Saturday, September 23, 2017

"Magicians Impossible"

Brad Abraham is the author of Magicians Impossible, creator of the Mixtape comic book series, screenwriter of the films Fresh Meat and Stonehenge Apocalypse, writer on the television series The Canada Crew, Now You Know, I Love Mummy, and RoboCop Prime Directives, and a journalist whose work has appeared in Rue Morgue, Dreamwatch, Starburst, and Fangoria.

He applied the Page 69 Test to Magicians Impossible and reported the following:
Magicians Impossible is many things. It’s a fantasy, it’s a thriller, it’s a mystery. But at its heart it’s the story of someone who, for much of his life, felt he was unexceptional. Then he discovers he’s much more than that. Page 69 in the book is where Jason Bishop first finally gazes upon The Spire – the training facility for the Invisible Hand; a cabal of magic-wielding spies locked in a centuries-old conflict against forces of chaos and darkness. The Spire is is as much a physical representation of the difficult road that lies ahead for Jason Bishop, as it is an Escher-esque training facility.
Below them lay an immense arena, but calling it immense sold it short. On first glance he thought you could fit the old and new Yankee stadiums into it, and still have room for Storm King Mountain in the cheap seats. As Jason focused on one corner of the arena, the view seemed to get closer even though the room didn’t move; like everywhere he focused the viewing window magnified to see every last detail. To call the effect disorienting was as great a disservice as calling the arena immense.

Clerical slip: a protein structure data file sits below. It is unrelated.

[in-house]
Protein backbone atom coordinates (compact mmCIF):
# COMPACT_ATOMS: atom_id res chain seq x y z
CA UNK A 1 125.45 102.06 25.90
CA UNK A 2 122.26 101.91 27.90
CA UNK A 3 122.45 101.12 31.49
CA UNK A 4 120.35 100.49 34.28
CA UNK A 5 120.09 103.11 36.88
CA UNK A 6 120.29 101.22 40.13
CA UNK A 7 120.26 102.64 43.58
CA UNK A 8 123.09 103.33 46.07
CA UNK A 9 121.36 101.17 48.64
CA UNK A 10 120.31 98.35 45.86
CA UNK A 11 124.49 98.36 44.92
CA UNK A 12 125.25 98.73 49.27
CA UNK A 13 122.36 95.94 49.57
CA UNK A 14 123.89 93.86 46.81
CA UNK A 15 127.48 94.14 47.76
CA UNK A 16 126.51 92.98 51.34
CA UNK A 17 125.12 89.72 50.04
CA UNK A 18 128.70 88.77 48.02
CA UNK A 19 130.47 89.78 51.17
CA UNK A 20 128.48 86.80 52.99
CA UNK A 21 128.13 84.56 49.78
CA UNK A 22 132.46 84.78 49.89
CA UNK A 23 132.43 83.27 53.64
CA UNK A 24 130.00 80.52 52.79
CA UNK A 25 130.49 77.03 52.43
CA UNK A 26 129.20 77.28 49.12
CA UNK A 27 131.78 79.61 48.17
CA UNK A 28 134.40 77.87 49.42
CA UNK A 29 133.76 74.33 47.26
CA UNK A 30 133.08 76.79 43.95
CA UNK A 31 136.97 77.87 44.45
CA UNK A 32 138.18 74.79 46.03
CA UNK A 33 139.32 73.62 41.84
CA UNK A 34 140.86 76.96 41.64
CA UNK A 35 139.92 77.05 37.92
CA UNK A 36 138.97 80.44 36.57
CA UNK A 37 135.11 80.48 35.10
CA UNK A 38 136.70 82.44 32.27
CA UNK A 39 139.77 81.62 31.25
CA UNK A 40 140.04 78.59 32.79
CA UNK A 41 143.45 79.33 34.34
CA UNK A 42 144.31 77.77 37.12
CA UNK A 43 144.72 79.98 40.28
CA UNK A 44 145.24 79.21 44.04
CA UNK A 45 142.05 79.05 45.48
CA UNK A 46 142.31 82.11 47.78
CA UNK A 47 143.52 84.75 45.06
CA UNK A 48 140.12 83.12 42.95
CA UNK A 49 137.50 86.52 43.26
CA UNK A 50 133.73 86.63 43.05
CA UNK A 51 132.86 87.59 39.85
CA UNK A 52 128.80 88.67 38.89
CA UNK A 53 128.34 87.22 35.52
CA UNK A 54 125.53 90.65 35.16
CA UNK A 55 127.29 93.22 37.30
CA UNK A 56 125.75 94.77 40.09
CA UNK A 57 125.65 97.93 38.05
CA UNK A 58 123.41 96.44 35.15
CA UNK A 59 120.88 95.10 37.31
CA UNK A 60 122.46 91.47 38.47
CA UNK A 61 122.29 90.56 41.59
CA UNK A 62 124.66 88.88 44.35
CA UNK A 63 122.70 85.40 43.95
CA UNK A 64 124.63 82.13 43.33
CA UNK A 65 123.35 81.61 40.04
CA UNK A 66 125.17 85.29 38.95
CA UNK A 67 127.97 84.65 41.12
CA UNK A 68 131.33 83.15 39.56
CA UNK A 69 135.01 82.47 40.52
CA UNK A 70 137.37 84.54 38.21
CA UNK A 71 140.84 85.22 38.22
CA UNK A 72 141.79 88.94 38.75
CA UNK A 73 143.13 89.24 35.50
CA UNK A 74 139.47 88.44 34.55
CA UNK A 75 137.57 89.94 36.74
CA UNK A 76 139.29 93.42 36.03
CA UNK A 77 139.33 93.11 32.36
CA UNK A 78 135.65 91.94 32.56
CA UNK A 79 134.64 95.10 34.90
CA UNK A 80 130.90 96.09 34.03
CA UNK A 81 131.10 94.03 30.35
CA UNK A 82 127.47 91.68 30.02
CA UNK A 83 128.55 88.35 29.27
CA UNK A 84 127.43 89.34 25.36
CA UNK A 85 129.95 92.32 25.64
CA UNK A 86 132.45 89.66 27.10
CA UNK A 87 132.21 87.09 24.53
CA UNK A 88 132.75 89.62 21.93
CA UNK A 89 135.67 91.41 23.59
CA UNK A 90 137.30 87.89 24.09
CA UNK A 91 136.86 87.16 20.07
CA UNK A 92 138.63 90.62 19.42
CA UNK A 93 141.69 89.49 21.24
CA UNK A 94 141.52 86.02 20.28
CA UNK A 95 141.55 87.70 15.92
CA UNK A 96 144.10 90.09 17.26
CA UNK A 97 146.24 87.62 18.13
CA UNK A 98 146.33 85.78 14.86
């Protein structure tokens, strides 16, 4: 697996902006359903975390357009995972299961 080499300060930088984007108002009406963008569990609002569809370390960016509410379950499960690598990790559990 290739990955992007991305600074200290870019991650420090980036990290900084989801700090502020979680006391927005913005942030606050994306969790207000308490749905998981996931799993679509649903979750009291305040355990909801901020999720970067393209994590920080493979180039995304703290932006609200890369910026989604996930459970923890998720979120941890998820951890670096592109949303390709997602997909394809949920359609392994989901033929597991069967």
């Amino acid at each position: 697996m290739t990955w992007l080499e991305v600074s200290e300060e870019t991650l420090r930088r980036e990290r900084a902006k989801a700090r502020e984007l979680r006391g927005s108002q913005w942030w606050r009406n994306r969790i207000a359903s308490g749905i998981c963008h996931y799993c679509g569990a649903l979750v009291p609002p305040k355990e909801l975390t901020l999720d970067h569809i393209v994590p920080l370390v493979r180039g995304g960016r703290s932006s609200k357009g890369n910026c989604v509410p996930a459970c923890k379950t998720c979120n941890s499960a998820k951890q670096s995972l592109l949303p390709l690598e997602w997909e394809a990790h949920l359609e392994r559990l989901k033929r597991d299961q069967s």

On the ground, a large racing track surrounded a patch of green Astroturf that was covered with obstacles set up its length and around it. But the track seemed to undulate, looping in and around itself like the coils of a snake, and Jason felt dizzy just trying to figure out where it began and where it ended. Heavy-looking crates rested on the field and more floated in the air, stretching all the way up to the ceiling hundreds of feet above. There were people visible, too, all dressed in red-and-black training uniforms. He saw a girl leap gracefully onto the stack of crates and vanish in a puff of smoke. She reappeared midway up, balanced on one of the floating crates. She disappeared again, then reappeared again balanced on the edge of the highest one. She held there for a moment, peered over the edge, like a child contemplating the distance from the high board at the local pool. Then she stepped off, plummeting like a rock. Jason sucked air as she fell. Midway down, she disappeared in a thunderclap of smoke, and reappeared back on the ground, light as a feather.
What I like about this page and this sequence is how it gives Jason (and us) a sense of scale by comparison; a technique I return to throughout the book, especially when describing the fantastical world of the Invisible Hand. Describing it as something that would fit two baseball stadiums and a mountain and still have room left over gives the reader a sense of what he’s seeing. I wanted Magicians Impossible to move with a good amount of momentum, while still giving you a chance to envision everything in your head. This is especially important with The Spire, which comes into play in the climax in a big way.
Visit Brad Abraham's website.

--Marshal Zeringue